school town they have to go to college because if they go to college they can get a professional job ready for a better employment than if they drop out of school in the sixth grade. I'd like to ask another question one on the same with that I like that this divorce. Are there any problems that are unique to Hispanic women that you are concerned about. They're the same ones the same one for employment education getting a bigger part of the pie. I keep coming back to this idea that you hit on Benjamin of involving more and more of the of the so-called corporate structure the economic power bases of Orange County. Are they becoming more and. Coming to you like you said several of them on your board that are saying we have a problem here let's not get involved let's work it out together. Like I said it's really good business. They're aware of the market that the Hispanic comprises a market of what they're going to spend it I'm sure what about I might
get a view of a human resource of people who can hold that sense of the coin other words where we're coming from is that sure we're always with relevant consumers but now we want to be producers and not just at the lower rungs of the ladder but at all in all the different rungs of the highway of the earth. Well it's been it's been called corporate social responsibility I don't know that that is sounding name I don't know that that translated into action or is that just a beautiful name I think it's so far it's a beautiful name I have and there's a few corporations. Private sector there are but what we need is all of them as we said as conditions are changing. Cut cutbacks in service organizations and service groups that social service agencies are occurring. Somebody is going to have to help and see what we can do and private sector is the perfect place in the private sector. You either make it or break it with a question Are you a good lawyer and are you a bad accountant. That's the question I mean that kind of I think anyone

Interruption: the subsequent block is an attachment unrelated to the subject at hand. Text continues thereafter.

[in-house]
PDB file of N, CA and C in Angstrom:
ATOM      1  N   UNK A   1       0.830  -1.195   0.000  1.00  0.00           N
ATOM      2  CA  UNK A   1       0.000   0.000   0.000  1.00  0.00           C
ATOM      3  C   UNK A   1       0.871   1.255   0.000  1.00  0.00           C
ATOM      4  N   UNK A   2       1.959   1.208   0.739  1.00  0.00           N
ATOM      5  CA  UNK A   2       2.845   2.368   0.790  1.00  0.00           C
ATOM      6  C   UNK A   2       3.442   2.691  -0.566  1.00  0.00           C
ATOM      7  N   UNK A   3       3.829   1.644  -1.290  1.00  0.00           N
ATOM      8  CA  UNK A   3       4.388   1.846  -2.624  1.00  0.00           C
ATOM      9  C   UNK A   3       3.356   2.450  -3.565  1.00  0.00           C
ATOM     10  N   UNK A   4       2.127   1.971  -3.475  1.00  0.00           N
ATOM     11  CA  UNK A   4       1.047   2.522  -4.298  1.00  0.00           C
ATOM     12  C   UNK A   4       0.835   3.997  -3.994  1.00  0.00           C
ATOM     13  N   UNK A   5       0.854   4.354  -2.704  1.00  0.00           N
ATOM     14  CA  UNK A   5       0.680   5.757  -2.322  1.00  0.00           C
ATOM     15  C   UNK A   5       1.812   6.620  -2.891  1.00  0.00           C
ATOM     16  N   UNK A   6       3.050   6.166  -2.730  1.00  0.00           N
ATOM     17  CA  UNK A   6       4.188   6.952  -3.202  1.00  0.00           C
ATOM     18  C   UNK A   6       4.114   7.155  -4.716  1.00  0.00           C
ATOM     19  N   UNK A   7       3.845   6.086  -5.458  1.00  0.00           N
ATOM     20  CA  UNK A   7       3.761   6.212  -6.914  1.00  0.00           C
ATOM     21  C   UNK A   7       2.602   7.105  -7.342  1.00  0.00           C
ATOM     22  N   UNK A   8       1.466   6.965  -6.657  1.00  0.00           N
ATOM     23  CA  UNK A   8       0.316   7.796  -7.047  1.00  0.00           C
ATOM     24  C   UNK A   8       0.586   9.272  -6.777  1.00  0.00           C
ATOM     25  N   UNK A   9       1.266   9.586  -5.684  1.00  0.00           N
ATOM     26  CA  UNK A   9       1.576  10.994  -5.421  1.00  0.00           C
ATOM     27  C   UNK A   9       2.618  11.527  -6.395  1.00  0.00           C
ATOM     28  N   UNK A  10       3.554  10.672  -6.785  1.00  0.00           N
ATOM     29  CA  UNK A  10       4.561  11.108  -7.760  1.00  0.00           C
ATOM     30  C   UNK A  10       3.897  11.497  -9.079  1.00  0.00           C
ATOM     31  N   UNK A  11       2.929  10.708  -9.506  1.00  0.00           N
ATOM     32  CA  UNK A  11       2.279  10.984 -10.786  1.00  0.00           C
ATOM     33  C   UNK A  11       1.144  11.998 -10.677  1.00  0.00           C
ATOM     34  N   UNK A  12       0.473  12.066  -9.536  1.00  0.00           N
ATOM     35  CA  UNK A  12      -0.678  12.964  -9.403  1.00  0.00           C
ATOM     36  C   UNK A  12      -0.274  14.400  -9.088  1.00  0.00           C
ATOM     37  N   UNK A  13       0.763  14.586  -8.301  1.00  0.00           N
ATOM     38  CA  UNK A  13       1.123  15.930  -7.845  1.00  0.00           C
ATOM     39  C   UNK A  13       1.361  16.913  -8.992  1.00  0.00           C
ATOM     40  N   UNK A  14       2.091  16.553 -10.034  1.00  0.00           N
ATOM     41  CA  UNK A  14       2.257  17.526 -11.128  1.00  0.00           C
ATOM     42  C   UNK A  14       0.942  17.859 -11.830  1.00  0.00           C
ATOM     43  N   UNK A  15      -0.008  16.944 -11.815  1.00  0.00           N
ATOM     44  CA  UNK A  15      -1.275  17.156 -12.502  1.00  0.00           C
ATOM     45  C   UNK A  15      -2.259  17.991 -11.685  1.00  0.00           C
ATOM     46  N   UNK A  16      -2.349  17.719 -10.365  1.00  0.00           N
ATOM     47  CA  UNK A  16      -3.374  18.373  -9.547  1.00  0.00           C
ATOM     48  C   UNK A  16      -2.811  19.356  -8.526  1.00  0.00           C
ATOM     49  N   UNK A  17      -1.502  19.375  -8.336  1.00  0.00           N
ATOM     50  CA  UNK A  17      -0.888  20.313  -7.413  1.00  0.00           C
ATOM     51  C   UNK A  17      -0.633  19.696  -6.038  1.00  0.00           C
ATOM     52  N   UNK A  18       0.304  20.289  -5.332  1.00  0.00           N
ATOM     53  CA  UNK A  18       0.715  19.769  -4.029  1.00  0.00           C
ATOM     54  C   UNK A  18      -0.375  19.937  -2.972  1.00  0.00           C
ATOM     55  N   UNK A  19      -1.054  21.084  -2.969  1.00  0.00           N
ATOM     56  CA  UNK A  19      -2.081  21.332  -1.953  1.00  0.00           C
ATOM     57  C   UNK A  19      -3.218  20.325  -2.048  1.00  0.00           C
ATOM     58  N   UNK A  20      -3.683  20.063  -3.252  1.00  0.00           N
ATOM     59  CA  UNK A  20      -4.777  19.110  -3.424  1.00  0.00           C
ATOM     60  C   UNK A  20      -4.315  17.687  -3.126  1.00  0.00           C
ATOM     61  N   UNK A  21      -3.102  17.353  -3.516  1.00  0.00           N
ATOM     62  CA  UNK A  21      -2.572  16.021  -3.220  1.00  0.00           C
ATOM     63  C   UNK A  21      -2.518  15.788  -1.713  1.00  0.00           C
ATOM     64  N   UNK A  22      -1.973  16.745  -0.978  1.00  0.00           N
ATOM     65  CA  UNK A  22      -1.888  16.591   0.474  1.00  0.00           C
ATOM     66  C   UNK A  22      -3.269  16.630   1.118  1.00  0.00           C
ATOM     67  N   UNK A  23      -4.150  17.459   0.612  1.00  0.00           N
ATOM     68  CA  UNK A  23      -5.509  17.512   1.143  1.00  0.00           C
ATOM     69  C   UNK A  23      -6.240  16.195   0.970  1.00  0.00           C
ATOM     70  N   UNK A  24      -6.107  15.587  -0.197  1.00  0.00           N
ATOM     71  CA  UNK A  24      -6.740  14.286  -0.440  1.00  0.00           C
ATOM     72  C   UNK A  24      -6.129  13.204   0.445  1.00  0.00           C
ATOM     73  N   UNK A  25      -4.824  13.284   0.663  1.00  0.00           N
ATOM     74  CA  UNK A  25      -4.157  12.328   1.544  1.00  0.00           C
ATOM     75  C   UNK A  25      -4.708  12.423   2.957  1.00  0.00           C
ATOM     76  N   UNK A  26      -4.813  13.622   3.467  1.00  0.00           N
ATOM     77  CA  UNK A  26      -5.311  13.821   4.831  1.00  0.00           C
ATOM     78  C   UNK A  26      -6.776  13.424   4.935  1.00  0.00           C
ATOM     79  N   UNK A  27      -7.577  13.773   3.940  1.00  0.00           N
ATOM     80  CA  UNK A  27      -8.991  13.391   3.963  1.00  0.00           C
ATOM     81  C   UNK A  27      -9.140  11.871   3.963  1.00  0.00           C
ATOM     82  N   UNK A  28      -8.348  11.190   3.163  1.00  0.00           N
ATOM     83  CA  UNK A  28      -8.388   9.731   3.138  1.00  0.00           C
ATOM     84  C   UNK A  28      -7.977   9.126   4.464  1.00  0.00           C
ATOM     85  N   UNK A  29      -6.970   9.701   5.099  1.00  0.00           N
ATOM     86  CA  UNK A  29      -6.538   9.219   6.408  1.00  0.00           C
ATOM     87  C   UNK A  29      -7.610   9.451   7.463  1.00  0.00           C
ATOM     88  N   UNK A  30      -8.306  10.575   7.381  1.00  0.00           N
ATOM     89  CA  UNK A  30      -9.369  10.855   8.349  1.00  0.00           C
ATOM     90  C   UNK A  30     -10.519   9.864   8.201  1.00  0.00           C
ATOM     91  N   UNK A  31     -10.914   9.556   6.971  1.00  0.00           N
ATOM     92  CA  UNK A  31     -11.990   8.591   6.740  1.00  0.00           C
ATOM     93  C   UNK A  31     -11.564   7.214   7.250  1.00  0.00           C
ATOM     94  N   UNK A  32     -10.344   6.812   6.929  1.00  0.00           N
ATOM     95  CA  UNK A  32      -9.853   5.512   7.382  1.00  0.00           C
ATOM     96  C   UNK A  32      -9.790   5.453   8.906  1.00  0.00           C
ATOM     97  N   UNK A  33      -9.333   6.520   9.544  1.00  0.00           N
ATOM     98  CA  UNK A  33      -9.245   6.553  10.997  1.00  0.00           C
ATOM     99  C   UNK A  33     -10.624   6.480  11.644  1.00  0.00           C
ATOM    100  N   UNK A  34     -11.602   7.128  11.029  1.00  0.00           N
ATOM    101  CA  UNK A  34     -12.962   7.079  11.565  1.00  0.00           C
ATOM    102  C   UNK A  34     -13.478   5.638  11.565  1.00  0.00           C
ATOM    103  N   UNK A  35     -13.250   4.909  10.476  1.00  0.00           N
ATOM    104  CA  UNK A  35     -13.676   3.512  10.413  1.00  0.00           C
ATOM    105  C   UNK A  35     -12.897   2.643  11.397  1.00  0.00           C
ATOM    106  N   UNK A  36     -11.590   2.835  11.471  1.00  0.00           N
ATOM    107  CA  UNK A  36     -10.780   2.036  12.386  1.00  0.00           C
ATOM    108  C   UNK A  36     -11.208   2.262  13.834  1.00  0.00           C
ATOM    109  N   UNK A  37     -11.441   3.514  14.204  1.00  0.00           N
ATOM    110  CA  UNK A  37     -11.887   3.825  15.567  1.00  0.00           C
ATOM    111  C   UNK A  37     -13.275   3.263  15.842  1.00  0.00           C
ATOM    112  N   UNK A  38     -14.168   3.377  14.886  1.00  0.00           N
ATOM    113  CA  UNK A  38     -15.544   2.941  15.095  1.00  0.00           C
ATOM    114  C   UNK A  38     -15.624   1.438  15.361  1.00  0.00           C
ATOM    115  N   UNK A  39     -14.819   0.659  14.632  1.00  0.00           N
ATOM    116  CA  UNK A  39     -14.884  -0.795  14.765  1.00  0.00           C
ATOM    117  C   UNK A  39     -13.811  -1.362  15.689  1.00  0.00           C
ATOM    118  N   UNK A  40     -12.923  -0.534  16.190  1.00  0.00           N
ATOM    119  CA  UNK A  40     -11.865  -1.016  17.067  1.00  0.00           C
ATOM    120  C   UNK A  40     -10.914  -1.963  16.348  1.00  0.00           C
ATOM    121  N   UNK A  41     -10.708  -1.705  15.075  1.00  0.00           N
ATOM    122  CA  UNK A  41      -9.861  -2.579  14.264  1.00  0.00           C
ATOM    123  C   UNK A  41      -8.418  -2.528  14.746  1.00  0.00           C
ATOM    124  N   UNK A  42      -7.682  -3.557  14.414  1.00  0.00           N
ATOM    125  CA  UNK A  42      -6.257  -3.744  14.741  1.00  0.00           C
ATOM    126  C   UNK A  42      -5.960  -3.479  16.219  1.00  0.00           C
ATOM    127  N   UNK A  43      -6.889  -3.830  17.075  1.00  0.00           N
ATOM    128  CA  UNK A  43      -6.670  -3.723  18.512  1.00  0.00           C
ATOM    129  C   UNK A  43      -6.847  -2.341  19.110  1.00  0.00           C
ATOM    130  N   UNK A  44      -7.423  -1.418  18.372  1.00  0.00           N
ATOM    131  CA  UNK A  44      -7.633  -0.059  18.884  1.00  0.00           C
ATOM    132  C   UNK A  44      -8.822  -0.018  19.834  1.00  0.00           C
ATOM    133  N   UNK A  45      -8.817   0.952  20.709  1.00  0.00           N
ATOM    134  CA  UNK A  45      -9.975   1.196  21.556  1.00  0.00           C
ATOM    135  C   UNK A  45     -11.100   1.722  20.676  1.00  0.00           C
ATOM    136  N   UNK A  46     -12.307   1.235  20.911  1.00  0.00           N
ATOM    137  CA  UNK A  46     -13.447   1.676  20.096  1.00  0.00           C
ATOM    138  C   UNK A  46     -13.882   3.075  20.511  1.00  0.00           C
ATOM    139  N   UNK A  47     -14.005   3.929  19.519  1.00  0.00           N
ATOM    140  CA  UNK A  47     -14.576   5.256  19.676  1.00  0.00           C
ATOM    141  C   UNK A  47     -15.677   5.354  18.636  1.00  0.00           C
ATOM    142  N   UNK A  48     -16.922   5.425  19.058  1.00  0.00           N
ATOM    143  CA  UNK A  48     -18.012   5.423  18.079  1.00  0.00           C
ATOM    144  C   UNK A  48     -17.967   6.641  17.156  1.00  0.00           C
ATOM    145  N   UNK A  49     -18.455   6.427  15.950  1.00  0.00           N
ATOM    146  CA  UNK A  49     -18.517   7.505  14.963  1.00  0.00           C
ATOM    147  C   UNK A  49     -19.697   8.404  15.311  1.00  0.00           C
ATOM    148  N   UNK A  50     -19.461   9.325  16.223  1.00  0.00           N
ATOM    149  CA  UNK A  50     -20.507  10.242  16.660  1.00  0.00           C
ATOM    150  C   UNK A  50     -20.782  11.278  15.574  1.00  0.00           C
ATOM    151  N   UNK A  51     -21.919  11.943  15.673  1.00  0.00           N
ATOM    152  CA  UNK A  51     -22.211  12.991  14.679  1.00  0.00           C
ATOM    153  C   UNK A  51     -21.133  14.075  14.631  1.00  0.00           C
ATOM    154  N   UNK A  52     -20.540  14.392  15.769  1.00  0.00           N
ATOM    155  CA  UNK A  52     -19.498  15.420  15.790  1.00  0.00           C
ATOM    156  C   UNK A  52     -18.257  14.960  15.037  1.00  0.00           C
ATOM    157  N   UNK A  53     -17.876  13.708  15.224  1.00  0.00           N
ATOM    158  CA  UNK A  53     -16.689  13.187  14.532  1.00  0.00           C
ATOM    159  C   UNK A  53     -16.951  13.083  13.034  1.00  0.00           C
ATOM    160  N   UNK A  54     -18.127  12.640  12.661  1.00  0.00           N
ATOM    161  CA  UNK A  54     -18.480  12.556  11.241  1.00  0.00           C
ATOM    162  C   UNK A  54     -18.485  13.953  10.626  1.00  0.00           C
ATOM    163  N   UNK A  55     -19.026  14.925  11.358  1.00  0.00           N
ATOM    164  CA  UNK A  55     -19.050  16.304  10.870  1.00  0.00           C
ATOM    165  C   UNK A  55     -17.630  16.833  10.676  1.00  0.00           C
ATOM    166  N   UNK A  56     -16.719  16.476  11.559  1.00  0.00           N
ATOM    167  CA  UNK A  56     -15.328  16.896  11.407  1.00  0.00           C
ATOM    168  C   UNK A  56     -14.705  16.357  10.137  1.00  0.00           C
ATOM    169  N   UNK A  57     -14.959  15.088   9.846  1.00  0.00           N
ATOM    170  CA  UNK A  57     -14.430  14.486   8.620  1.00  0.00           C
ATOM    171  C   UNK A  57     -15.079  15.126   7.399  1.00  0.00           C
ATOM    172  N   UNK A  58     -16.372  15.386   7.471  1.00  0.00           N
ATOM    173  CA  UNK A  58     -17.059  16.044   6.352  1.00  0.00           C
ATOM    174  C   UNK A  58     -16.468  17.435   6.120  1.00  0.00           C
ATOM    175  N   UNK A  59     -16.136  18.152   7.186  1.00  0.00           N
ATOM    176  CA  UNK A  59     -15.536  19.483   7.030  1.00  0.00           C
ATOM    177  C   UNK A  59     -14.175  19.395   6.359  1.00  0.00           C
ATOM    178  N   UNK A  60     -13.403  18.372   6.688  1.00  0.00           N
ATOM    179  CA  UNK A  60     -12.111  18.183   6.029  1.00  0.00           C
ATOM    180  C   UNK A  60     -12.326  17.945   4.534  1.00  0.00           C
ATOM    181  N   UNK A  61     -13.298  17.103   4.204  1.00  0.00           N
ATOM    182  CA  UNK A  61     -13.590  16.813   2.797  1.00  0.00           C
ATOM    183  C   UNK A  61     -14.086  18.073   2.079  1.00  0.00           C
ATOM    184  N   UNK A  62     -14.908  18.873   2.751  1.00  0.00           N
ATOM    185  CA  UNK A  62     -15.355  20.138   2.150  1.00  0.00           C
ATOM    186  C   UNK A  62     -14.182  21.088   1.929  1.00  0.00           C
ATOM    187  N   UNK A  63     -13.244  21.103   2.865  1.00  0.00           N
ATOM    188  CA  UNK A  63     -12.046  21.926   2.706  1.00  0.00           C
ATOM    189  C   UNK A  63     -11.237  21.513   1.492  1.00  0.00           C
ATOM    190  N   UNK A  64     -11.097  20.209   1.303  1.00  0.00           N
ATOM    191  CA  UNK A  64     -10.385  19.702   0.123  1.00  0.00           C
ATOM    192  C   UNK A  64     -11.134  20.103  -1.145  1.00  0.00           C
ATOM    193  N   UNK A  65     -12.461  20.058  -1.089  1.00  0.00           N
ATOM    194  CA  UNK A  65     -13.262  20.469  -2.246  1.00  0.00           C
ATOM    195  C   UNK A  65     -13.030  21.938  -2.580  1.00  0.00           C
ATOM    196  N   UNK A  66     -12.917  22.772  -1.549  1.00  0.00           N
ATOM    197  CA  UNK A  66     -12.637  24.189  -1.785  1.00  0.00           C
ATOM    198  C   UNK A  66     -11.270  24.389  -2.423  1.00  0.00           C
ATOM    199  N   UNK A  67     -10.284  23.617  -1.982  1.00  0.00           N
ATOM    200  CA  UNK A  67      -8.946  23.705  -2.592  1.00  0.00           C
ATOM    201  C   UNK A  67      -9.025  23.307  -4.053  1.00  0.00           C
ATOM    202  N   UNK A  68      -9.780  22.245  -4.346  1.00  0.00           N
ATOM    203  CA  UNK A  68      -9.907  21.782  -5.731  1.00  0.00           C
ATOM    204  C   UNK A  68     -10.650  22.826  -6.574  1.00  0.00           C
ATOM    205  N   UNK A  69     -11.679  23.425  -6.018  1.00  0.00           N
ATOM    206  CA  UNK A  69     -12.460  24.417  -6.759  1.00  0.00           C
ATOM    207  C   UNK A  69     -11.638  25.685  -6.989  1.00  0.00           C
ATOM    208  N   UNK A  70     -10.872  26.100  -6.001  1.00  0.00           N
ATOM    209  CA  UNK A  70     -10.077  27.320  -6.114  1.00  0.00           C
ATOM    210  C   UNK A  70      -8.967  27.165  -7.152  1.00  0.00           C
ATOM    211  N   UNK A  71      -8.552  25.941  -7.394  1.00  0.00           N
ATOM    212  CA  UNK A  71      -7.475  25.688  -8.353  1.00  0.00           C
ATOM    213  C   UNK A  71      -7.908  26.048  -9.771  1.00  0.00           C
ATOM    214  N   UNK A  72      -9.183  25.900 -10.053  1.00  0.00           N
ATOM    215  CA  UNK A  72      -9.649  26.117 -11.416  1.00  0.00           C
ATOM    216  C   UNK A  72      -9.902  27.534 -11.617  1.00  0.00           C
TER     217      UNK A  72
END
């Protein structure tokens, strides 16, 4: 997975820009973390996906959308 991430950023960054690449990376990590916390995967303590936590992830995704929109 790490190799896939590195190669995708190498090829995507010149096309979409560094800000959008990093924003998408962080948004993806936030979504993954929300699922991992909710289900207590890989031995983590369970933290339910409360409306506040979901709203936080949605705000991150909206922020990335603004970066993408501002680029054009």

is willing to accept those rules. But if the rules are I don't I don't think that we want this guy because he has vanished with another one because he's black I mean I hope we're getting beyond that but I don't a lot I hope we're beyond that. Well I think that. A mentality to have to come about and say how can we all exist together but we need to do together so we we're all here we're going to make the best of it now. Let's talk about power to have a couple of minutes left and I would like to ask you this and feel you are the president of the board you're all board members can you tell us one or two of your top priority that you'd like to see get done this year. The top priority right now is to involve ourselves with economic development projects. Trying to establish can see the industries hopefully we can start an industrial park in the middle of town and that would impact mediately neighbors I mean and the neighborhood and habit and. That's our primary
- Voter's Pipeline
- Hispanics: Refocus for Survival
- Producing Organization
- PBS SoCaL
- Contributing Organization
- PBS SoCal (Costa Mesa, California)
- AAPB ID
If you have more information about this item than what is given here, we want to know! Contact us, indicating the AAPB ID (cpb-aacip/221-88qc00qk).
Guest: Cervantes, Delores
Guest: Morga, Edward
Guest: Valdez, Frank
Host: Cooper, Jim
Producing Organization: PBS SoCaL
Production Unit: Johnson, Kent
- AAPB Contributor Holdings
Identifier: AACIP_0919 (AACIP 2011 Label #)
If you have a copy of this asset and would like us to add it to our catalog, please contact us.
- Chicago: “Voter's Pipeline; Hispanics: Refocus for Survival,” 1980-12-04, PBS SoCal, American Archive of Public Broadcasting (GBH and the Library of Congress), Boston, MA and Washington, DC, accessed January 15, 2021, http://americanarchive.org/catalog/cpb-aacip-221-88qc00qk.
- MLA: “Voter's Pipeline; Hispanics: Refocus for Survival.” 1980-12-04. PBS SoCal, American Archive of Public Broadcasting (GBH and the Library of Congress), Boston, MA and Washington, DC. Web. January 15, 2021. <http://americanarchive.org/catalog/cpb-aacip-221-88qc00qk>.
- APA: Voter's Pipeline; Hispanics: Refocus for Survival. Boston, MA: PBS SoCal, American Archive of Public Broadcasting (GBH and the Library of Congress), Boston, MA and Washington, DC. Retrieved from http://americanarchive.org/catalog/cpb-aacip-221-88qc00qk